To make a long story short (too late):

    -Don’t use finalizers

    -If you have to, don’t resurrect

    -If you have to, consider making your object’s methods thread safe

  12. Anonymous says:

    Cbrumme didn’t go into much detail, but how does one resurrect objects?

  13. Anonymous says:

    If you assign a live reference to an object’s this pointer in the finalizer, the object will be taken off, the put back on the finalization queue (or if you call GC.ReregisterForFinalize() on an object).

    I’ll save a discussion of resurrection for another blog entry.

  14. Anonymous says:

    Jerry,

    <quote>

    My point is that you should not worry about Dispose being called twice at the same time (not twice at different times), unless you want to make your object completely thread safe. And the vast majority of objects, including in the BCL are not and do not have to be thread safe.

    </quote>

    http://www.harper.no/valery/PermaLink,guid,6a9b1b31-166d-4ac8-a91c-0eab48234359.aspx appears to state that the Dispose can be called by the finaliser unless you put a ‘this’ reference at the end of Dispose… In which case you may need to worry about Dispose being called twice at the same time…

  15. Anonymous says:

    "…and the foreach keyword in C# will result in Dispose being called on the enumerated object if the IEnumerator-implementing class that’s being enumerated implements IDisposable."

    Really? I didn’t know that… is there any way to suppress this behavior?

  16. Anonymous says:

    Matt, to be clear, it’s the Enumerator that’s being Disposed, not the elements of the Enumeration:

    http://weblogs.asp.net/brada/archive/2004/06/25/166527.aspx

  17. Anonymous says:

    S dot One heeft het over .NET &raquo; Uitleg over Dispose

  18. Anonymous says:

    Hi Chris

    BEGIN QUOTE

    However, an object is eligible for collection after the last reference to that object, which may be inside one of the object’s methods.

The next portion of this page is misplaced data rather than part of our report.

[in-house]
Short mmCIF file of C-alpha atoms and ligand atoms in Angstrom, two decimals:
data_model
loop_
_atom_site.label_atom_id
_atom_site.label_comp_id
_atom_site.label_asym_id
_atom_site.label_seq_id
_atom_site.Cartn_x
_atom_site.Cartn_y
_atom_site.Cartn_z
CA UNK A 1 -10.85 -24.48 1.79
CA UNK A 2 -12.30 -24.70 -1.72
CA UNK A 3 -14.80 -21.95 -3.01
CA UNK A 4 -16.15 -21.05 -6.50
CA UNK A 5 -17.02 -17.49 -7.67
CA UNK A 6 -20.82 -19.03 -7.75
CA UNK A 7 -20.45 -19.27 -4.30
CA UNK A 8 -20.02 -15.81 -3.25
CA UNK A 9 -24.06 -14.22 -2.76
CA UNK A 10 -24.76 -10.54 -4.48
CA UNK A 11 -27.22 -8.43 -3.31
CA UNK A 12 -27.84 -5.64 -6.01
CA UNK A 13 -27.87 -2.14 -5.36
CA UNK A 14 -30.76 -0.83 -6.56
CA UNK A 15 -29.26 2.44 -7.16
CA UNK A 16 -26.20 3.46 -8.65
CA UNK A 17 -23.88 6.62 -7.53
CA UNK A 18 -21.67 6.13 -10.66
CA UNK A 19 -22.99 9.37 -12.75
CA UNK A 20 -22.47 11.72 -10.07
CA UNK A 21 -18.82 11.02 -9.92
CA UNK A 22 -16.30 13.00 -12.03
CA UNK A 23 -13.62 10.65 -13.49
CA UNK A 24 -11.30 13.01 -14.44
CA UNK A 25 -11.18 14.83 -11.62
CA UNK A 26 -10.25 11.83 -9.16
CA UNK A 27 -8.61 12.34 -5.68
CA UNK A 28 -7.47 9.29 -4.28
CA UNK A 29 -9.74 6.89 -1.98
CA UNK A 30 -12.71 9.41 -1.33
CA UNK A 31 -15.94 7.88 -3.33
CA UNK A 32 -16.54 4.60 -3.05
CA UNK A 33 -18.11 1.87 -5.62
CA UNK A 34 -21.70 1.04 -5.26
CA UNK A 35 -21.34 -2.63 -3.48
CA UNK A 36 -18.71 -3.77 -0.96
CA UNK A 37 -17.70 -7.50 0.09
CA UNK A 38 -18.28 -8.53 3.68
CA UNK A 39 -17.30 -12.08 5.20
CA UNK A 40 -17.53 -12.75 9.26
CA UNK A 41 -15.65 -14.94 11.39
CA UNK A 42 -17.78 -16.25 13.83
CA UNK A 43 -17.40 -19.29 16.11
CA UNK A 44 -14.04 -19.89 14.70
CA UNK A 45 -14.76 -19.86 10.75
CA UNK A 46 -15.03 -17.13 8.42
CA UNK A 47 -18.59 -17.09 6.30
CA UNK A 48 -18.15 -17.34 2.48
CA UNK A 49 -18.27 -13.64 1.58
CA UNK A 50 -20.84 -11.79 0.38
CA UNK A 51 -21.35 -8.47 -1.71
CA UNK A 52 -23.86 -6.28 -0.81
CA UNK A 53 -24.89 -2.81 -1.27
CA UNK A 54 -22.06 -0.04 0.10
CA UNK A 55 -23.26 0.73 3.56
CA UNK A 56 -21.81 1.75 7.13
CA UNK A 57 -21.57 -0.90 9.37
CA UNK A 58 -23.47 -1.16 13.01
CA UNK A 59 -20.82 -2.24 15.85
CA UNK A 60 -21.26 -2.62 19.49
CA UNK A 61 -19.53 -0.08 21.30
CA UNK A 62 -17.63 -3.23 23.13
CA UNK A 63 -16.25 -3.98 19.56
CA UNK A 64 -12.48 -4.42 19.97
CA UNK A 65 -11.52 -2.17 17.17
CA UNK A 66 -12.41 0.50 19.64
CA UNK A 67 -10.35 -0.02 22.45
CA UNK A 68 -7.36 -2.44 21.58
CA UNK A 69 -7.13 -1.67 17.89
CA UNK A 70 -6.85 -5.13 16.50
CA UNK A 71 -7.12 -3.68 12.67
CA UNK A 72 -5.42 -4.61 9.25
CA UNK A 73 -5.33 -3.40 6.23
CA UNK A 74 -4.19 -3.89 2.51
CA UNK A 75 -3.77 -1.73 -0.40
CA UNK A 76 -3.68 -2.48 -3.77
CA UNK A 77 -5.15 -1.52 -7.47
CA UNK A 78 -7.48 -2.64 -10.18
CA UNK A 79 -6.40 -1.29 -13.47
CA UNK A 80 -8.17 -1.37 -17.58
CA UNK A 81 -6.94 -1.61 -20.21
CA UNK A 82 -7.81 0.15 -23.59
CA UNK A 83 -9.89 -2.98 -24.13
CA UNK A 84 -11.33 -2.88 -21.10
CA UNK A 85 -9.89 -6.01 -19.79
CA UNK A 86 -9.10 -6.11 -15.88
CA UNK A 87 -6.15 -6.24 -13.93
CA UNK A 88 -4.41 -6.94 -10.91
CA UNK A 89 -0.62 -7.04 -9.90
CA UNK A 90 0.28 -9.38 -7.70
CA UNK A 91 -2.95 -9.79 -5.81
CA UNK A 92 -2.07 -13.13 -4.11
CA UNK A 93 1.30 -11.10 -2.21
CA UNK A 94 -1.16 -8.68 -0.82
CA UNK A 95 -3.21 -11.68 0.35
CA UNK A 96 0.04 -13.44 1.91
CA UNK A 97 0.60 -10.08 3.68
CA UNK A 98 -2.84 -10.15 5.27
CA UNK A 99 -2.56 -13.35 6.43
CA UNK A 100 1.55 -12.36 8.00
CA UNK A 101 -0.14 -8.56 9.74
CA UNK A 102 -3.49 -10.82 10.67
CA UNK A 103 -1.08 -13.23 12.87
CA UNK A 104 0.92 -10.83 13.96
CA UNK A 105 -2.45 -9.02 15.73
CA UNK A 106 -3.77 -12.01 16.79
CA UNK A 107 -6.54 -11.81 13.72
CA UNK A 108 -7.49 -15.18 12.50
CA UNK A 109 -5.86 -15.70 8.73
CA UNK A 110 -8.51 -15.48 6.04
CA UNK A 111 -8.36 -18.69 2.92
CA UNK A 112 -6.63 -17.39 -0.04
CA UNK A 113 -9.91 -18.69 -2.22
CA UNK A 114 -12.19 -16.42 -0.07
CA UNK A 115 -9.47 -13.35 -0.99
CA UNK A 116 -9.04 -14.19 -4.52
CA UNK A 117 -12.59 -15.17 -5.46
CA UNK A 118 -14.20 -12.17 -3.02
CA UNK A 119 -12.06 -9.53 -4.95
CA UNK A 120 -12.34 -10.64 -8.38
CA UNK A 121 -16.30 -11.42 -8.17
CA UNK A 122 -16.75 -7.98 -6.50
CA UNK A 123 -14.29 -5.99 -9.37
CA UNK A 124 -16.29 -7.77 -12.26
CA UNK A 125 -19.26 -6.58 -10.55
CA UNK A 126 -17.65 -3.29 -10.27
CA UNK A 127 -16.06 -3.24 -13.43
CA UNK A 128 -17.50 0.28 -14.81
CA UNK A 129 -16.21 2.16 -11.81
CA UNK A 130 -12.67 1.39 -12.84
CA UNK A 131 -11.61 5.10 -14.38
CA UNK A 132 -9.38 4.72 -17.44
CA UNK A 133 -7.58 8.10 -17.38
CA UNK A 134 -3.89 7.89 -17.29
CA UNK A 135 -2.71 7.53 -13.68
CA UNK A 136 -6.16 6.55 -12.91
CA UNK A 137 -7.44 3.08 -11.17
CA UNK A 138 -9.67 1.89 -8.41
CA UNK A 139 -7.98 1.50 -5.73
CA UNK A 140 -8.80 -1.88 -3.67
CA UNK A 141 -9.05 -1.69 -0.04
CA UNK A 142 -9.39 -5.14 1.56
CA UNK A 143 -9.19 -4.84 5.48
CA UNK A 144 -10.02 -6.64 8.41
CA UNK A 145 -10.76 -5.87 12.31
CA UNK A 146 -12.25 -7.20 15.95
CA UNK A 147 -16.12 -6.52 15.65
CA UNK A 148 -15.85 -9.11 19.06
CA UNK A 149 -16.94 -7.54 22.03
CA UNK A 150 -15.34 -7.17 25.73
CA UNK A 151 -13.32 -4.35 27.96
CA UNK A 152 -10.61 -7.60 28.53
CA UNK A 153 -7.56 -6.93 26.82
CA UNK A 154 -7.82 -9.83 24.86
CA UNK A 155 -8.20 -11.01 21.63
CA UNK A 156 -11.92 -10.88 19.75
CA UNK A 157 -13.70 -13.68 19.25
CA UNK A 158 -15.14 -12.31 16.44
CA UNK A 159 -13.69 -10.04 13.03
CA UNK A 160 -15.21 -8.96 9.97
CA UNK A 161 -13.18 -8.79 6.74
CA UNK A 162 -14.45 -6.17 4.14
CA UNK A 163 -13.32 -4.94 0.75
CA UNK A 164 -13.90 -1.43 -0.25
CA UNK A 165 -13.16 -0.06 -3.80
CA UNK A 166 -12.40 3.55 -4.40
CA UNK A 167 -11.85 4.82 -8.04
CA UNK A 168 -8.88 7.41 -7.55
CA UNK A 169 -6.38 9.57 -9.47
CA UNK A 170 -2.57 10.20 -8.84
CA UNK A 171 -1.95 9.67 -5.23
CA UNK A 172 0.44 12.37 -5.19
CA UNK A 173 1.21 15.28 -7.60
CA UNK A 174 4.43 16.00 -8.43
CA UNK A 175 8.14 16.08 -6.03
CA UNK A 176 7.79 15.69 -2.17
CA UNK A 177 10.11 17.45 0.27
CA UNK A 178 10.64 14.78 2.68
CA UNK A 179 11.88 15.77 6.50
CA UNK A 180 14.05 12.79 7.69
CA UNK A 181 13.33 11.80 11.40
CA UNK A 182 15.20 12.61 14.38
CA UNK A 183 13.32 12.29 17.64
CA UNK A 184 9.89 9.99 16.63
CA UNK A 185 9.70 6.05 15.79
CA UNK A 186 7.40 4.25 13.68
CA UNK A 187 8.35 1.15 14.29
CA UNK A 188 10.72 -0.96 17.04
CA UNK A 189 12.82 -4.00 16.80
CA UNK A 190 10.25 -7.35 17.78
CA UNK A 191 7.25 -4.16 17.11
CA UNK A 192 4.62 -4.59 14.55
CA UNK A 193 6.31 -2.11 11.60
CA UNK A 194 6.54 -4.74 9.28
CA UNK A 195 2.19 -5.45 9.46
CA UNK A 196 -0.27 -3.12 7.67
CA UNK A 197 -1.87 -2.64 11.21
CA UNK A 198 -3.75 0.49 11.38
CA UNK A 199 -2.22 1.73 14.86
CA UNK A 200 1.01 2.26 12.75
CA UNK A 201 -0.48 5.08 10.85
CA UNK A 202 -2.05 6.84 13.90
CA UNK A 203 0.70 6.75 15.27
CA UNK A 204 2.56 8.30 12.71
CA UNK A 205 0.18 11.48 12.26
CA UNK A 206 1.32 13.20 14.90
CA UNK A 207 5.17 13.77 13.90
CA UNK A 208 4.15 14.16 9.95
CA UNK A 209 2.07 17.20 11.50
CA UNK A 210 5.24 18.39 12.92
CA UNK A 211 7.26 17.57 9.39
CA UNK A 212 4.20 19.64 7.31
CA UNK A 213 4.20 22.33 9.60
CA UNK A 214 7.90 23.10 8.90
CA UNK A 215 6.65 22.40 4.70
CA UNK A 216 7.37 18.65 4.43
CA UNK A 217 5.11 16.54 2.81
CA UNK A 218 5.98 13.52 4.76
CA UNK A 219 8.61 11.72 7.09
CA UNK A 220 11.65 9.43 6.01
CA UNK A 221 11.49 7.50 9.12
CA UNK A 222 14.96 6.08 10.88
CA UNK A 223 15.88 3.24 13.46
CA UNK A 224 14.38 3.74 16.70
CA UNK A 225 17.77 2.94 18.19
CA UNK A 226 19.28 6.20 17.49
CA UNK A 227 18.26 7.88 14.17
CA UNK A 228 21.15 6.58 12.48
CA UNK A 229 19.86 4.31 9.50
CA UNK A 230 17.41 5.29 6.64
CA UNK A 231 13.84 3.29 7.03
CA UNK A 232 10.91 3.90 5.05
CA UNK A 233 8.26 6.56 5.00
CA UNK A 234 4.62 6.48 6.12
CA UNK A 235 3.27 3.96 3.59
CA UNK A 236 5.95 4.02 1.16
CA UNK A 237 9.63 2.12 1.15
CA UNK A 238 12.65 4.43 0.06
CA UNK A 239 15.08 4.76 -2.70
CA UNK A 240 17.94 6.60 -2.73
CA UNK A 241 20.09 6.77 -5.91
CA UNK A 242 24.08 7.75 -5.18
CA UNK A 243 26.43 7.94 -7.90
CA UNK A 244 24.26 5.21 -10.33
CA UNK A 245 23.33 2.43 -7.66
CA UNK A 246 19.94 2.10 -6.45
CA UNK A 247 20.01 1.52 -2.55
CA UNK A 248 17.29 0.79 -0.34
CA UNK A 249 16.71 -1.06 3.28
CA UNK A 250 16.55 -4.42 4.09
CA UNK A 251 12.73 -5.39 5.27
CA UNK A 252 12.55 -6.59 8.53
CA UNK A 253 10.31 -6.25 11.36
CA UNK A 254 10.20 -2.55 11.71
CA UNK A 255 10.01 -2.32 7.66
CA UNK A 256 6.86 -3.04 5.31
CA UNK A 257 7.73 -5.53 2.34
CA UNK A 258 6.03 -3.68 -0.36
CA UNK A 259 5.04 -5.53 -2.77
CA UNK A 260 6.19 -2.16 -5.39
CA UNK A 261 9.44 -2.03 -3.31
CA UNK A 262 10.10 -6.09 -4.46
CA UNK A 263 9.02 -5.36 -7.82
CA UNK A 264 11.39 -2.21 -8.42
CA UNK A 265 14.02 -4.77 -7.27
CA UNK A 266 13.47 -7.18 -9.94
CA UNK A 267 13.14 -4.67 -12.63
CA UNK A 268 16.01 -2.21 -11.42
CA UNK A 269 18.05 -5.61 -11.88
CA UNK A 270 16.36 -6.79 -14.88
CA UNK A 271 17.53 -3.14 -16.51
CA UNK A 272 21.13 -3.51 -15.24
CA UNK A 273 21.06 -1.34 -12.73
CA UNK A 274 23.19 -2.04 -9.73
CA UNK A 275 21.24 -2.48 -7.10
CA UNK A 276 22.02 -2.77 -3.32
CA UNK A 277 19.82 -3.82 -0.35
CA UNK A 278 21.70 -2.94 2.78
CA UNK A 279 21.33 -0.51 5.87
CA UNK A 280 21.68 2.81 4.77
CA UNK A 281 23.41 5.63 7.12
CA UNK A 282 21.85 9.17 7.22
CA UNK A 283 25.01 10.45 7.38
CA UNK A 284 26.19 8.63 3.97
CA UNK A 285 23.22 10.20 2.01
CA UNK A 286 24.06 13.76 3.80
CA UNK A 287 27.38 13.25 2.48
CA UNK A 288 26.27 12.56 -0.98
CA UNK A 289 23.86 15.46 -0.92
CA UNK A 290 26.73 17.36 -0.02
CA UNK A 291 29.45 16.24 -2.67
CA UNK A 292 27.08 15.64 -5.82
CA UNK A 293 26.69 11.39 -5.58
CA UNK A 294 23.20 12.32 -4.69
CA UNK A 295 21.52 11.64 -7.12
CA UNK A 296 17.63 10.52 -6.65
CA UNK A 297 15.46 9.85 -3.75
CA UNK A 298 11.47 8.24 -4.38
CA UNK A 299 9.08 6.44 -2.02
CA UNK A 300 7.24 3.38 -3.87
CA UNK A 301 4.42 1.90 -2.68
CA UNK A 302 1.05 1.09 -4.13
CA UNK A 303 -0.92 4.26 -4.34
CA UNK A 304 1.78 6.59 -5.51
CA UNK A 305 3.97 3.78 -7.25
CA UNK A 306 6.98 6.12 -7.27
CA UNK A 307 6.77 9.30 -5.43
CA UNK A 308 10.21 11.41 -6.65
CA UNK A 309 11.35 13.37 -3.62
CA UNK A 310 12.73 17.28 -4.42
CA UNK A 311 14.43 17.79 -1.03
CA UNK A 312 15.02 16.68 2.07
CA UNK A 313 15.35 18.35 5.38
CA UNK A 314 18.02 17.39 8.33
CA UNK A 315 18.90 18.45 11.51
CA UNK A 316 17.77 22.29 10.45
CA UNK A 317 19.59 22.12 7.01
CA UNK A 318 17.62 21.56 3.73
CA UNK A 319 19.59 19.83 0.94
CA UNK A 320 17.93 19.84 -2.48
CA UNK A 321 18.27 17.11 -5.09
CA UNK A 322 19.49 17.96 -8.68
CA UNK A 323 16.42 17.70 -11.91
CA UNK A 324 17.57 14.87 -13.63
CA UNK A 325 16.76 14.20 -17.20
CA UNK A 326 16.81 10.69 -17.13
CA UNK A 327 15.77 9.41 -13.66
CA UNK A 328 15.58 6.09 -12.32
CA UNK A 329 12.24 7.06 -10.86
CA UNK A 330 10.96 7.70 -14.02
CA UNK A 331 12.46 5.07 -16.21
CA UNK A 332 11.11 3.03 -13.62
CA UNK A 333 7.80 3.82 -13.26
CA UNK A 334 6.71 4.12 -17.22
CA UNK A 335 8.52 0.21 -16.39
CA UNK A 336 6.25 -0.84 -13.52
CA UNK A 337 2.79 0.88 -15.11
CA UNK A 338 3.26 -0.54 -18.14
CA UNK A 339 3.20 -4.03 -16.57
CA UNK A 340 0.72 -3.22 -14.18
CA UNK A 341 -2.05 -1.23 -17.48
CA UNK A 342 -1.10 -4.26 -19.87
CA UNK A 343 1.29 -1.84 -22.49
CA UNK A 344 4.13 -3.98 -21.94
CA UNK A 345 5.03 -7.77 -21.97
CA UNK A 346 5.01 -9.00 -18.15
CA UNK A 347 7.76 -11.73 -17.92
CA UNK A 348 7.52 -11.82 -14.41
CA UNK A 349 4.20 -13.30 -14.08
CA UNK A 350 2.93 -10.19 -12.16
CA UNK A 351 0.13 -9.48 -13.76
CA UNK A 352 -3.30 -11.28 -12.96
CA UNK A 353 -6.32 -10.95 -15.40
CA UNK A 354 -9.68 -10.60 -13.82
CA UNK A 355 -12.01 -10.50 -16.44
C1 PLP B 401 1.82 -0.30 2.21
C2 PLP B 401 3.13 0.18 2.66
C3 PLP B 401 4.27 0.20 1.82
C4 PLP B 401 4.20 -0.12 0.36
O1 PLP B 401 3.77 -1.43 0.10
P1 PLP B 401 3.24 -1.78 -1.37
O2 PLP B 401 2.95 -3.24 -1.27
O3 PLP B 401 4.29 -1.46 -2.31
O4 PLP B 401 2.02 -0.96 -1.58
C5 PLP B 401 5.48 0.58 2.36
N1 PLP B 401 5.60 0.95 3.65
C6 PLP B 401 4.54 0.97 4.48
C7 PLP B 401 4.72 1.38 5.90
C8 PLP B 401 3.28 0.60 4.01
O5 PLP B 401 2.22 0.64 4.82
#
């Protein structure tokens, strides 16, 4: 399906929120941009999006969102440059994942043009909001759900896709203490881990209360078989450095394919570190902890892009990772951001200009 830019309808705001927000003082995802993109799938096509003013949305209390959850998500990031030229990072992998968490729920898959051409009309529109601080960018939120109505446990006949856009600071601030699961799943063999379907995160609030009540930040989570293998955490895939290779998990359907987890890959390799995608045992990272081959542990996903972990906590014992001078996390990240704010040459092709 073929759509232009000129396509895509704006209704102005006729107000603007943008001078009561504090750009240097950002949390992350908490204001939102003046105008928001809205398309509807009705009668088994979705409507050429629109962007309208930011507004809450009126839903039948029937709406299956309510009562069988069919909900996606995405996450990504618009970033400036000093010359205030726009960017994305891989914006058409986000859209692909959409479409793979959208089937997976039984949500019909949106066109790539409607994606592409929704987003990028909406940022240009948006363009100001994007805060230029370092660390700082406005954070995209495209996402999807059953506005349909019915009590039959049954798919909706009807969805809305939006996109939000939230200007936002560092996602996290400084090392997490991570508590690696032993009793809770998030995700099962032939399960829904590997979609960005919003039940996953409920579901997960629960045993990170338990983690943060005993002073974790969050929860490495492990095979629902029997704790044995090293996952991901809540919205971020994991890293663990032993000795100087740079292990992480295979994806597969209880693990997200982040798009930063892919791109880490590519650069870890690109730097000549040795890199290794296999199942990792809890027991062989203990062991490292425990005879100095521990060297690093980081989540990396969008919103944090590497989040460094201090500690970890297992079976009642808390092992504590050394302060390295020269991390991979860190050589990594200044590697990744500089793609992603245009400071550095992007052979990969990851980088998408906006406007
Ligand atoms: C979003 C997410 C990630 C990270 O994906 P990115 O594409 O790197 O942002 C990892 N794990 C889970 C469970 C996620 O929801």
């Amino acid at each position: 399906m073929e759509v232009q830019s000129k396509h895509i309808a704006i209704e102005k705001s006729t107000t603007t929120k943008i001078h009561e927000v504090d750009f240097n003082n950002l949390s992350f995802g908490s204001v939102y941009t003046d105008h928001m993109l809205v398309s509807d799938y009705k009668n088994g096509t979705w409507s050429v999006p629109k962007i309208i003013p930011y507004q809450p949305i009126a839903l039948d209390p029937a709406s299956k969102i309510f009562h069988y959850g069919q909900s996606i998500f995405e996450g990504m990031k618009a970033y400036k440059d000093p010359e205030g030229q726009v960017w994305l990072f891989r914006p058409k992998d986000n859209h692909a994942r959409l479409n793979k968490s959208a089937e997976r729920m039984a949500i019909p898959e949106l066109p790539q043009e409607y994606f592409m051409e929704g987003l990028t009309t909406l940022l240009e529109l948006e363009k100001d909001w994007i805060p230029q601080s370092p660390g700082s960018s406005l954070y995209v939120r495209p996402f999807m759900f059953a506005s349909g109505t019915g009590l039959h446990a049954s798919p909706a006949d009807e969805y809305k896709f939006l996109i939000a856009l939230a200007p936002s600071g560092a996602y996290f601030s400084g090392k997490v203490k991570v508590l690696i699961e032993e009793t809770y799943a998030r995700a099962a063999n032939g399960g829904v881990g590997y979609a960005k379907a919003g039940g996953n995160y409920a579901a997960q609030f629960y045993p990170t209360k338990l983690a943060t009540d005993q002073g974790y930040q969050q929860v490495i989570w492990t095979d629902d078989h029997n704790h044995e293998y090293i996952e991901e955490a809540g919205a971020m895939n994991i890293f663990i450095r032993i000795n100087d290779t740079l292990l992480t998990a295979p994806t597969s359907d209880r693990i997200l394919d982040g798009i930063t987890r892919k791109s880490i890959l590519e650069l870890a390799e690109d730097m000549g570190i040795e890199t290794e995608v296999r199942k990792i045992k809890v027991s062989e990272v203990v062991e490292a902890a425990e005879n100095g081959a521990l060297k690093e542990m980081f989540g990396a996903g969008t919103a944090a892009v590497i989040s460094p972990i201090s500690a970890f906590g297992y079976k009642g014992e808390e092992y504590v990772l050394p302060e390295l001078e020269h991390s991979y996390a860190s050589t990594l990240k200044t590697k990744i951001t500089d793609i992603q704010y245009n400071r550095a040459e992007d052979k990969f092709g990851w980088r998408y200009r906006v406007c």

END QUOTE

    I understand that GC collects object not referenced directly or indirectly by a root (global/static variables, local or parameter variables on thread stacks, the cpu registers that refers to reference type objects). The ‘this’ pointer has to be either on the stack or in a CPU register, so it is considered a root. Am I correct?

  19. Anonymous says:

    After reading a bunch of different articles and implementations I have finally come to terms with the…

  20. Anonymous says:

    Hi,

    I’m using VB .NET and I’m trying to free resources from this class but I can’t seem to do it. Everyone’s help file says, "Put Clean up code here in place of

    ‘ If disposing equals true, dispose all managed

    ‘ and unmanaged resources." But no one gives an example of what clean up code looks like. is it just:

    Line_Set = ""

    or is it something else. I have no idea, and no one seems to write about it.

    My email address is adam.volk@consultant.volvo.com

    Thanks

    Chris

    Public Class truck_entry

    ‘Public Class BaseResource

    Implements IDisposable

    ‘ Pointer to an external unmanaged resource.

    Private handle As IntPtr

    ‘ Track whether Dispose has been called.

    Private disposed As Boolean = False

    ‘ Other managed resource this class uses.

    ‘ Private Components As Component

    Private Line_Set_Str As String

    Private Location_Str As String